Day 232 Friday 11th August. From Pondoki Camp. Grootfontein to Okacuito Camp. 88k’s from Popa Falls. Namibia.

Today has been a driving day. Not a lot to see or visit along the way, until we hit the town of Rundu.

It has been 320k’s of hard slog into a strong head wind along boring very straight sealed, road.
Sealed that is till 8k’s from our present camp site.

A colourful dwelling of more permanent materials

The villages we have passed on the way has seen a steady transition from tin shed dwellings, to traditional thatched roofed shelters. One would think, far better suited to the heat of summer, particularly.

While this part of Namibia looks to be fairly underpopulated on the map, the town of Rundu and villages further east, have seen an incredible number of children leaving schools and walking beside the road, I presume, home. Like in northern west Africa, no older people.

We refueled at Grootfontein and again at Rundu. Just after leaving Grootfontein we passed a Camping & B&B site called Maori…mmm. Then about 60k’s later, a farm entrance called Taranaki. Perhaps there have been Kiwi’s who have emigrated and set up businesses here in Namibia?

A short stint in deep sand. Not far enough to deflate the tyres.

Reaching tonight’s camp site had us driving 2k’s north along a deep sandy track. Then another 6k’s on a gravel road. At one point a young goat decided to head across to the other side of the road. He certainly went under Poki but do not think a wheel hit him. We didn’t hang around to find out or the whole village would have been seeking compensation for the most amazing goat in. Just thankfully it wasn’t a young child!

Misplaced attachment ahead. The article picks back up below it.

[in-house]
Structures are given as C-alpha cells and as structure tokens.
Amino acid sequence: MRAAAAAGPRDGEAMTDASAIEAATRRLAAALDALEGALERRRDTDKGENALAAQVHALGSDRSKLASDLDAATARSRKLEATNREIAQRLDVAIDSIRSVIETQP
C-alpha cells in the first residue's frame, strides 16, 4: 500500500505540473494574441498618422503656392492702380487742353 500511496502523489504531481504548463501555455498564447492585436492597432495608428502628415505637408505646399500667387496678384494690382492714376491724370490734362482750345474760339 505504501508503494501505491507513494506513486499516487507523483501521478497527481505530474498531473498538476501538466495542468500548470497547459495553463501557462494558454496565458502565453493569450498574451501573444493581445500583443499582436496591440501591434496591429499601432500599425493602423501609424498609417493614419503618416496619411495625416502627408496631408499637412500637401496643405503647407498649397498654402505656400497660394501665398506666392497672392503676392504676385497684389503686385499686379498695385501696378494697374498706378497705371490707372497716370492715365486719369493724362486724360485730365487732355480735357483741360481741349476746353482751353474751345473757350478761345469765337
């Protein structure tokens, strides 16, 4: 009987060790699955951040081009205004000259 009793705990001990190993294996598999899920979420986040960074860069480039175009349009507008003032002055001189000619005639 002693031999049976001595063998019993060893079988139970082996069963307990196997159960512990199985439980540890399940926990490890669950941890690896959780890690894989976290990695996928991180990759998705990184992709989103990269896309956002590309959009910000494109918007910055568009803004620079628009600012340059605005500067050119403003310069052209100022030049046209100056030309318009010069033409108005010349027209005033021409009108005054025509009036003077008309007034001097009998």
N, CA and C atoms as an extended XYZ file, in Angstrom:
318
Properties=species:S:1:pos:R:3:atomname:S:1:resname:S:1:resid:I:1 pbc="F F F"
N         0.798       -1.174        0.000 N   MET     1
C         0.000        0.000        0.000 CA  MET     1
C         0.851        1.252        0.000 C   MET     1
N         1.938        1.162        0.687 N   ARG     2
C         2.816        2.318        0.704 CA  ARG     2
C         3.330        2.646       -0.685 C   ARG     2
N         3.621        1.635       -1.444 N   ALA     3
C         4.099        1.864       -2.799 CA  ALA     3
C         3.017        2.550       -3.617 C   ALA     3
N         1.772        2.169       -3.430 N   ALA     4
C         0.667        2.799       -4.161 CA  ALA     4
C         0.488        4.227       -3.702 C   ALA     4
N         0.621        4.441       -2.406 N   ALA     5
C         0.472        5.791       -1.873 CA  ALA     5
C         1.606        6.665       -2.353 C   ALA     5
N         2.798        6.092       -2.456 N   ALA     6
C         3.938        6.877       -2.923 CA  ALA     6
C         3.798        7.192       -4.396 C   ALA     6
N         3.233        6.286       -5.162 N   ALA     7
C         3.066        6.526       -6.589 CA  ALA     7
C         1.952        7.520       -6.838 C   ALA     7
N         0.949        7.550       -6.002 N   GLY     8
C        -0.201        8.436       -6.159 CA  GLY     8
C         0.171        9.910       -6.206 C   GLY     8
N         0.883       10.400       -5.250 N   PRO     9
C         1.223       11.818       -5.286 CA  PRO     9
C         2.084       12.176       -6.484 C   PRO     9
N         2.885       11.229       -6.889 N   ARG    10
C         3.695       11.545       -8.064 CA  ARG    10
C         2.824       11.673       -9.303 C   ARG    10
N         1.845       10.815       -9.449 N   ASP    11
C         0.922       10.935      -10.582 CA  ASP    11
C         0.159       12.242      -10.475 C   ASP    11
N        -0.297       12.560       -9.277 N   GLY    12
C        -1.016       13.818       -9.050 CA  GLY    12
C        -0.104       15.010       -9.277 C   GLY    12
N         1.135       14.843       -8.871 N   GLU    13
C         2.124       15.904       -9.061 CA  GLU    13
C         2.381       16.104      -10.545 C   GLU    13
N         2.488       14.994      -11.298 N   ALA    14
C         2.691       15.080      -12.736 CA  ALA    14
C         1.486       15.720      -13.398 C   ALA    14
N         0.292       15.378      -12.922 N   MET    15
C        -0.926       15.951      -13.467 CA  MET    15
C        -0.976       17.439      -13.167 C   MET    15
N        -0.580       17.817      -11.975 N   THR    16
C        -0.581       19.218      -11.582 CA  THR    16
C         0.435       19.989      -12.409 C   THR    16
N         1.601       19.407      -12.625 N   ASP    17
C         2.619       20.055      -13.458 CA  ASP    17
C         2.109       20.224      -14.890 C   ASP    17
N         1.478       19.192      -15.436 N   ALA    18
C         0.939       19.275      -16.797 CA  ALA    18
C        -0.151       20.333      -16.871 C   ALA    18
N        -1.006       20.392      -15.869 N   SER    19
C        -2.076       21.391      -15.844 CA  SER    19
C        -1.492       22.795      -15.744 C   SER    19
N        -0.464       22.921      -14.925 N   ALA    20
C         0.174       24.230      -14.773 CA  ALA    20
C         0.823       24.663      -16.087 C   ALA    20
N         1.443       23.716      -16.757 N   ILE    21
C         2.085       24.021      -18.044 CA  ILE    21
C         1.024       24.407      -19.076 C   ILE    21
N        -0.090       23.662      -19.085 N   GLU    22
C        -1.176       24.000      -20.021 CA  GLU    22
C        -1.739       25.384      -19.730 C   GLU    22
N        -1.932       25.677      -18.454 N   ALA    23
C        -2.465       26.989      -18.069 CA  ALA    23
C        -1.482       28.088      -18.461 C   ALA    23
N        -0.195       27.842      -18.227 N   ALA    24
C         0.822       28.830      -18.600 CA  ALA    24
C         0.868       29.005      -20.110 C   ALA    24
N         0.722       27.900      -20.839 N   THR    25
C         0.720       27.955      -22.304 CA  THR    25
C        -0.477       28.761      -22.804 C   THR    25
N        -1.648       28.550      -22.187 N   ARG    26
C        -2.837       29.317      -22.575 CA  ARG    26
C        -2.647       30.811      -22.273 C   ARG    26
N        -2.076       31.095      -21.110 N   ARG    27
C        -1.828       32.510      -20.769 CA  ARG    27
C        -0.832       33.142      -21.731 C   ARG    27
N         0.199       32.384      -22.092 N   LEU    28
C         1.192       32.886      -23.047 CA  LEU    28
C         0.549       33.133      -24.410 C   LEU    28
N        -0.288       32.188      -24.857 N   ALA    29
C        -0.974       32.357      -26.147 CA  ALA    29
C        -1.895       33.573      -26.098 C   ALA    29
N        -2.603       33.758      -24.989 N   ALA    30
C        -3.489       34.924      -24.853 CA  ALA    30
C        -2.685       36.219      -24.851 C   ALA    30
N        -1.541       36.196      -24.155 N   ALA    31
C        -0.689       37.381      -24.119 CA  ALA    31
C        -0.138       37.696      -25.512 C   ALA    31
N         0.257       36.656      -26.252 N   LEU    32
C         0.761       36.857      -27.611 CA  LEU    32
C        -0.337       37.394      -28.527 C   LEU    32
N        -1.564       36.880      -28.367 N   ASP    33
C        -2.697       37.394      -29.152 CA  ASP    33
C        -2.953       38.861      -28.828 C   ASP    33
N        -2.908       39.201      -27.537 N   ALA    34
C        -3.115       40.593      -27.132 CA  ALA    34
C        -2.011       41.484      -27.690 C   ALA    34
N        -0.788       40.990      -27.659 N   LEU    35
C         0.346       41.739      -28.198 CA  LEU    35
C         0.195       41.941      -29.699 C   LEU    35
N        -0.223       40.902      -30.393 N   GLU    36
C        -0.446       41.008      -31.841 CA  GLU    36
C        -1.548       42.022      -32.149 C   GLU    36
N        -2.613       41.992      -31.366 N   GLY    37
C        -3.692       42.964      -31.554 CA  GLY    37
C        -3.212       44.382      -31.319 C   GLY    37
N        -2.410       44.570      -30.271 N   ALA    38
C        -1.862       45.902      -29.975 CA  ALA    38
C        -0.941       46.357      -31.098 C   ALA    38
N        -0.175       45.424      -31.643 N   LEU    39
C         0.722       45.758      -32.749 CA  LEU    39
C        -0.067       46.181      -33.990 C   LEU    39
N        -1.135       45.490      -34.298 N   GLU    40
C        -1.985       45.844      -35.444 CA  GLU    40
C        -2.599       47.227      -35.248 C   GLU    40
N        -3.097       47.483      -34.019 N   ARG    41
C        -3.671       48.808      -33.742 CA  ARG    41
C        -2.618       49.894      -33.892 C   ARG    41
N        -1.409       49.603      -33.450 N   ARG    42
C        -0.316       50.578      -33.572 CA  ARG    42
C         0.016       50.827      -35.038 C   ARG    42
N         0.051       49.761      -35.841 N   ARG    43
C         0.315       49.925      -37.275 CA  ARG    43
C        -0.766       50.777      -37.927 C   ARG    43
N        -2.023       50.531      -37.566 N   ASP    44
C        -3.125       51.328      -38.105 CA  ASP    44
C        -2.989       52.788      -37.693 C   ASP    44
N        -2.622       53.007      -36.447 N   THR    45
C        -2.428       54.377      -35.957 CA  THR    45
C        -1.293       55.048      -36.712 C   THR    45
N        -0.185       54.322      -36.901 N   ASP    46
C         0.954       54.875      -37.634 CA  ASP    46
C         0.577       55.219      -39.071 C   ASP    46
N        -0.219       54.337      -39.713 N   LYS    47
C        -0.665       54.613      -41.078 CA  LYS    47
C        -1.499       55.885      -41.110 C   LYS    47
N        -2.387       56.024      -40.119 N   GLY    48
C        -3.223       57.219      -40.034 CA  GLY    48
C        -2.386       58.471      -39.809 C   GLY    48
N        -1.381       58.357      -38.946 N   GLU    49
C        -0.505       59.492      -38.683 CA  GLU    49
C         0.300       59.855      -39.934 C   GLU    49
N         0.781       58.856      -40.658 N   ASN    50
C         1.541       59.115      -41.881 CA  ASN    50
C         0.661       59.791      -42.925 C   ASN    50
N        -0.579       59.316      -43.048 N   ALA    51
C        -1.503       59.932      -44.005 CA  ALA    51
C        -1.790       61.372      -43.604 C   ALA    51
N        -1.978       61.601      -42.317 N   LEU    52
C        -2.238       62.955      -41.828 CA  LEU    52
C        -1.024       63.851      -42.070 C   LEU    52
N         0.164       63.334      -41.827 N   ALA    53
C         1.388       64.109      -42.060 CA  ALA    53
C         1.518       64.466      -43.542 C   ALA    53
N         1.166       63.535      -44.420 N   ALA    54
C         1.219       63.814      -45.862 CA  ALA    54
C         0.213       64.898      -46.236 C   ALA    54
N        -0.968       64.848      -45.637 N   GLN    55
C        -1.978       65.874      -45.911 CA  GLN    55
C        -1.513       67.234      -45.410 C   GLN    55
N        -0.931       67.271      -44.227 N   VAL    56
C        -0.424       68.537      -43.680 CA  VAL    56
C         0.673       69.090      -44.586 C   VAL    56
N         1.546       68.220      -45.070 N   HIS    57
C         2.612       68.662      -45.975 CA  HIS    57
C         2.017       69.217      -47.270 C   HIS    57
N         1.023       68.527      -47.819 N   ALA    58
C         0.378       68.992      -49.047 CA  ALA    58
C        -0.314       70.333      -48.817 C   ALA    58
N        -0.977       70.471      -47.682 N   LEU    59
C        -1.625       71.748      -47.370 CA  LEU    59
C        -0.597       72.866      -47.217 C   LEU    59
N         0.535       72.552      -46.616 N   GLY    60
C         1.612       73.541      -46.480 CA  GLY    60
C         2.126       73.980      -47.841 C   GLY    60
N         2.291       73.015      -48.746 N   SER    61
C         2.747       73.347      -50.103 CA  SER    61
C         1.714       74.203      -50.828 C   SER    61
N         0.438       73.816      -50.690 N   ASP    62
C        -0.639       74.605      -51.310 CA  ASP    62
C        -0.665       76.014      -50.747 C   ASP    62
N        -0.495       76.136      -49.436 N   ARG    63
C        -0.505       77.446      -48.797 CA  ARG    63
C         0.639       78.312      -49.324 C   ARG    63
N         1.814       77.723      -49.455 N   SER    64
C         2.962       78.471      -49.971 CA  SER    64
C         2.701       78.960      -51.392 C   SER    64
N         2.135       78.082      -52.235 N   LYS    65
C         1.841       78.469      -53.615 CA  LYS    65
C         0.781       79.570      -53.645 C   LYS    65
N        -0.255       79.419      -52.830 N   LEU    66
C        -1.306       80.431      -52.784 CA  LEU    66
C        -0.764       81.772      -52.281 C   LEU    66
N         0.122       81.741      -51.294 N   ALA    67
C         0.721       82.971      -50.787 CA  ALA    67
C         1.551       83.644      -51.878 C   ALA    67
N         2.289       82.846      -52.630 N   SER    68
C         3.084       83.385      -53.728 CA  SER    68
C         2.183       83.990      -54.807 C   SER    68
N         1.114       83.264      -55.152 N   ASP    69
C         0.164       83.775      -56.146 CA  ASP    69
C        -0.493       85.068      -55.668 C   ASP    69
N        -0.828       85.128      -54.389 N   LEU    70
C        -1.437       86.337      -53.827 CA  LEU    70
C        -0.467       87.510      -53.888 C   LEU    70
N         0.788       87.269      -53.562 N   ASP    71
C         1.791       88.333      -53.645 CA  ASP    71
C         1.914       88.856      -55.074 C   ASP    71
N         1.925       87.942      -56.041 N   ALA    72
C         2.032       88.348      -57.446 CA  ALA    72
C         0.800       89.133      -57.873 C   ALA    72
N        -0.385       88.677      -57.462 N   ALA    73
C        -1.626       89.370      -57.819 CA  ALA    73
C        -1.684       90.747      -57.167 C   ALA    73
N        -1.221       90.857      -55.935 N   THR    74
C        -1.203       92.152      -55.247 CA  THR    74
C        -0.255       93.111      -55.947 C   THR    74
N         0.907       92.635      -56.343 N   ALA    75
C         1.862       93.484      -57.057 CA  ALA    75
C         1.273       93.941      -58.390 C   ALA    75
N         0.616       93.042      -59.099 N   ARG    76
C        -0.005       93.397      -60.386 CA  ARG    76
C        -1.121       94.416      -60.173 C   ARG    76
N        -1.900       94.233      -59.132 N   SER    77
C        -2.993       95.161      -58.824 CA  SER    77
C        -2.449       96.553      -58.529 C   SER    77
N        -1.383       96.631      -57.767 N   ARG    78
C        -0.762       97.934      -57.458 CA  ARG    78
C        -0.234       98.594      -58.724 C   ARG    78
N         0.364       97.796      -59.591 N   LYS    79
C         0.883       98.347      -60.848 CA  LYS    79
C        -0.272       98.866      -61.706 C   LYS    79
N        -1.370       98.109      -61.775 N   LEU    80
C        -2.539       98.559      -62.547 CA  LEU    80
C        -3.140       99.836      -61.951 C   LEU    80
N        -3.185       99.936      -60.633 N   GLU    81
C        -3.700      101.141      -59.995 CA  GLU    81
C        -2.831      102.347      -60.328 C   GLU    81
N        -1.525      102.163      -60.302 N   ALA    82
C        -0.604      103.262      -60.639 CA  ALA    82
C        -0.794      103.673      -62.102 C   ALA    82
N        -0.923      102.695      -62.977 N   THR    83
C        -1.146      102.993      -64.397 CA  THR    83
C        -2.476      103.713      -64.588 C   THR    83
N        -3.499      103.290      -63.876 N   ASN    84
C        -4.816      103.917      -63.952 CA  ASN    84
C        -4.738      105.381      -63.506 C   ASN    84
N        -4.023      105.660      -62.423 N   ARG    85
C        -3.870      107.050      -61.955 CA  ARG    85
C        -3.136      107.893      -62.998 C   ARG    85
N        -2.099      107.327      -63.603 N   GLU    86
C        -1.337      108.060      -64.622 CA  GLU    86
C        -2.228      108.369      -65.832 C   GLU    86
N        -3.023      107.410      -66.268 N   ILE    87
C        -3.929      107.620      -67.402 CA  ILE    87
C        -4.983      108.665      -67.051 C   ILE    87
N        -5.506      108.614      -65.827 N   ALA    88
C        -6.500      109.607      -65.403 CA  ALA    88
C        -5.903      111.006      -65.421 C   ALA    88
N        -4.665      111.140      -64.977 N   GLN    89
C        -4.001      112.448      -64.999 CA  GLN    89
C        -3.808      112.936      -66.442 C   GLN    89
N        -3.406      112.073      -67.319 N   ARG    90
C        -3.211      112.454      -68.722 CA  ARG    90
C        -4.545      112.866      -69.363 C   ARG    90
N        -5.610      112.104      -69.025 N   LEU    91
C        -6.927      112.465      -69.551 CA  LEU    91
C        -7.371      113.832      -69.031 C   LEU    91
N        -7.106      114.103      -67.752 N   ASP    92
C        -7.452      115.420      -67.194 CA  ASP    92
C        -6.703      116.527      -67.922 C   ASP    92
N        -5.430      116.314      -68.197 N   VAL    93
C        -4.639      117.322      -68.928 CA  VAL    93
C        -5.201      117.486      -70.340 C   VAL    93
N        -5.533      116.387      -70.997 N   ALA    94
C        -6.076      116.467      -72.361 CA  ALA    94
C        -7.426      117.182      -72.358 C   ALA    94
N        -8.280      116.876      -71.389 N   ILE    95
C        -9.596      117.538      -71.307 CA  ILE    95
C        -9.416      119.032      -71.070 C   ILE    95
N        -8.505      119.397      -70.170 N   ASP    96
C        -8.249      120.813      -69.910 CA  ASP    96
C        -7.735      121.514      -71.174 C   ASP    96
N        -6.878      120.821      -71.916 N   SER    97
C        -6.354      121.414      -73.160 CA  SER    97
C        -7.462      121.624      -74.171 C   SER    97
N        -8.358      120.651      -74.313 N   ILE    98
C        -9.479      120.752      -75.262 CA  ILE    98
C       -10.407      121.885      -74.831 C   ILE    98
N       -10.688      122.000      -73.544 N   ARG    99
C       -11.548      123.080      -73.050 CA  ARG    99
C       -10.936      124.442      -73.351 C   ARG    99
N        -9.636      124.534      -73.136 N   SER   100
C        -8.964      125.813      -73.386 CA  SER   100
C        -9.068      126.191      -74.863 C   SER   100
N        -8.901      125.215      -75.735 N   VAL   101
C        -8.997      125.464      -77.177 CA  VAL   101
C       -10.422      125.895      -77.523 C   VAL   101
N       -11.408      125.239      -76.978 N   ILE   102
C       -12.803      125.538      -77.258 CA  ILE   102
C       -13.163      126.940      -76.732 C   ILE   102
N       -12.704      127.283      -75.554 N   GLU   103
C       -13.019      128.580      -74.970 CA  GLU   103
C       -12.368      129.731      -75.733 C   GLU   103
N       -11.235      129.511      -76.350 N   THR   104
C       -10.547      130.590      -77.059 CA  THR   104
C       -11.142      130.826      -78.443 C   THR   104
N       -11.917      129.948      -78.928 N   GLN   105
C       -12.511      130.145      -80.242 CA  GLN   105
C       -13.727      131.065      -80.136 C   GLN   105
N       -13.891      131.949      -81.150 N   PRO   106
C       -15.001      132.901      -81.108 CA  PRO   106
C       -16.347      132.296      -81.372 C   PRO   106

Tonight’s camp, Okacuito

There were no signs on the main road indicating a camp site but Jen had found it amongst many others on iOverland due to it’s rave reviews from previous campers.

So, Alex & Liz we are spitting distance from Angola, across the Okavango or Kavango River. It is the northern border of Namibia. It seems perfectly safe but there have been reports of Angolan’s swimming across and stealing anything left out overnight by campers, and returning to the wilds of the other side. There is the temptation to swim across, touch the other side and return before the croc’s got me. The thought didn’t last long..:)

These stories of thieves crossing the river may or may not be correct. So far, we have not seen a soul on the other side.

Overlooking the (O)Kavango River.

The night is still and it’s a beautiful setting. There are Hippo’s and Crocodiles in the river. I could see the heads of five Hippo’s through binoculars, about 200m up the river. One of our neighbours in the camp was on the river in a small dingy and managed to catch 3 fairly large fish, all over 2kg. We went and had a chat with him and his wife. They have been coming to this area for 23 years and claim for them, it’s the best camp in Namibia.

I have noticed that the further we get away from the more popular areas we are seeing less and less of the tourist vehicles and more of the die-hard adventures and explorers. Mainly South African and they are a much more friendly and hospitable type.

The roofing is a work of art.

Not long before finding this camp a Defender passed us in the opposite direction. They are obviously Overlander’s and apart from the characteristic flashing of lights and waving, we would have loved to stop and chat with them but with traffic behind us, the opportunity passed in a flash.

Visits: 59


  1. ‘Maori’ B&B?
    How has that come to be?

    • Hi Steve, Yes, Maori indeed. Would have been nice to visit and stay, but too early in the day. The mystery remains.


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